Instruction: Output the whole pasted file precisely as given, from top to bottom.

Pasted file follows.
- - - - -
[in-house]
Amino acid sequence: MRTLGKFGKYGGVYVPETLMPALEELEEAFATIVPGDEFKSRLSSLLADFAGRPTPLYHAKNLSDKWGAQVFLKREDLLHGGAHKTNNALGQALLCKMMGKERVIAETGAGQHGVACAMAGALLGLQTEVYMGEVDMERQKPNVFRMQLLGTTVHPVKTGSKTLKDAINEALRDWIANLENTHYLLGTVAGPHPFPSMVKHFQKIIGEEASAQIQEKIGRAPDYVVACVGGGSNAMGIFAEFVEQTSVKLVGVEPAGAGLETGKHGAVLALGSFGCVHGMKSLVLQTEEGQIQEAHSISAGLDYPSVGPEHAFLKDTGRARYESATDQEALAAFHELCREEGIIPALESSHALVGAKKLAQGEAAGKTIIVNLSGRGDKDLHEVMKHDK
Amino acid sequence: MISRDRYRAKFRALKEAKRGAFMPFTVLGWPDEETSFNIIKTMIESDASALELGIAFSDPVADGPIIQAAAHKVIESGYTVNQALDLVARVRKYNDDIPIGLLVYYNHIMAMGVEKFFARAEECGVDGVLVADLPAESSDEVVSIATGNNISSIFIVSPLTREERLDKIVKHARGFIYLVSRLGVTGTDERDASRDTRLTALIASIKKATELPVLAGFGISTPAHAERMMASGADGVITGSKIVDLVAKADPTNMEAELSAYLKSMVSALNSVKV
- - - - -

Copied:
[in-house]
Amino acid sequence: MRTLGKFGKYGGVYVPETLMPALEELEEAFATIVPGDEFKSRLSSLLADFAGRPTPLYHAKNLSDKWGAQVFLKREDLLHGGAHKTNNALGQALLCKMMGKERVIAETGAGQHGVACAMAGALLGLQTEVYMGEVDMERQKPNVFRMQLLGTTVHPVKTGSKTLKDAINEALRDWIANLENTHYLLGTVAGPHPFPSMVKHFQKIIGEEASAQIQEKIGRAPDYVVACVGGGSNAMGIFAEFVEQTSVKLVGVEPAGAGLETGKHGAVLALGSFGCVHGMKSLVLQTEEGQIQEAHSISAGLDYPSVGPEHAFLKDTGRARYESATDQEALAAFHELCREEGIIPALESSHALVGAKKLAQGEAAGKTIIVNLSGRGDKDLHEVMKHDK
Amino acid sequence: MISRDRYRAKFRALKEAKRGAFMPFTVLGWPDEETSFNIIKTMIESDASALELGIAFSDPVADGPIIQAAAHKVIESGYTVNQALDLVARVRKYNDDIPIGLLVYYNHIMAMGVEKFFARAEECGVDGVLVADLPAESSDEVVSIATGNNISSIFIVSPLTREERLDKIVKHARGFIYLVSRLGVTGTDERDASRDTRLTALIASIKKATELPVLAGFGISTPAHAERMMASGADGVITGSKIVDLVAKADPTNMEAELSAYLKSMVSALNSVKV